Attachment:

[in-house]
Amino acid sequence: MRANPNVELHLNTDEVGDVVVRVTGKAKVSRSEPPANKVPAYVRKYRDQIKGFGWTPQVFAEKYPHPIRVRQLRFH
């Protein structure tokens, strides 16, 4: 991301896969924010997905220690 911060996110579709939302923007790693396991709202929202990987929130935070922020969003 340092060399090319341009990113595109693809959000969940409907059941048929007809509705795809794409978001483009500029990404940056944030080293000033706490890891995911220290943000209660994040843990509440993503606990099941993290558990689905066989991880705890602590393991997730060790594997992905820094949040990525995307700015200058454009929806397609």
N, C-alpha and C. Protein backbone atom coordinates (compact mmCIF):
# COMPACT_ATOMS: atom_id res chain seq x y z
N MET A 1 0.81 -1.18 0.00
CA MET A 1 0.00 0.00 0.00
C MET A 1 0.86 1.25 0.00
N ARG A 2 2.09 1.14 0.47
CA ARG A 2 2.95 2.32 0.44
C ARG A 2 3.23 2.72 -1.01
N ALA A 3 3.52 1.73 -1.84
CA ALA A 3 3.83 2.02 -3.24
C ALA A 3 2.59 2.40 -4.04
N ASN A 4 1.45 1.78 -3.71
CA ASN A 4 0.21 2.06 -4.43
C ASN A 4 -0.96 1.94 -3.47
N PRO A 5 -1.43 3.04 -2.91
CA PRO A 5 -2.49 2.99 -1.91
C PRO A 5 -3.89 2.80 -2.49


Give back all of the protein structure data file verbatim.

[in-house]
Amino acid sequence: MRANPNVELHLNTDEVGDVVVRVTGKAKVSRSEPPANKVPAYVRKYRDQIKGFGWTPQVFAEKYPHPIRVRQLRFH
């Protein structure tokens, strides 16, 4: 991301896969924010997905220690 911060996110579709939302923007790693396991709202929202990987929130935070922020969003 340092060399090319341009990113595109693809959000969940409907059941048929007809509705795809794409978001483009500029990404940056944030080293000033706490890891995911220290943000209660994040843990509440993503606990099941993290558990689905066989991880705890602590393991997730060790594997992905820094949040990525995307700015200058454009929806397609």
N, C-alpha and C. Protein backbone atom coordinates (compact mmCIF):
# COMPACT_ATOMS: atom_id res chain seq x y z
N MET A 1 0.81 -1.18 0.00
CA MET A 1 0.00 0.00 0.00
C MET A 1 0.86 1.25 0.00
N ARG A 2 2.09 1.14 0.47
CA ARG A 2 2.95 2.32 0.44
C ARG A 2 3.23 2.72 -1.01
N ALA A 3 3.52 1.73 -1.84
CA ALA A 3 3.83 2.02 -3.24
C ALA A 3 2.59 2.40 -4.04
N ASN A 4 1.45 1.78 -3.71
CA ASN A 4 0.21 2.06 -4.43
C ASN A 4 -0.96 1.94 -3.47
N PRO A 5 -1.43 3.04 -2.91
CA PRO A 5 -2.49 2.99 -1.91
C PRO A 5 -3.89 2.80 -2.49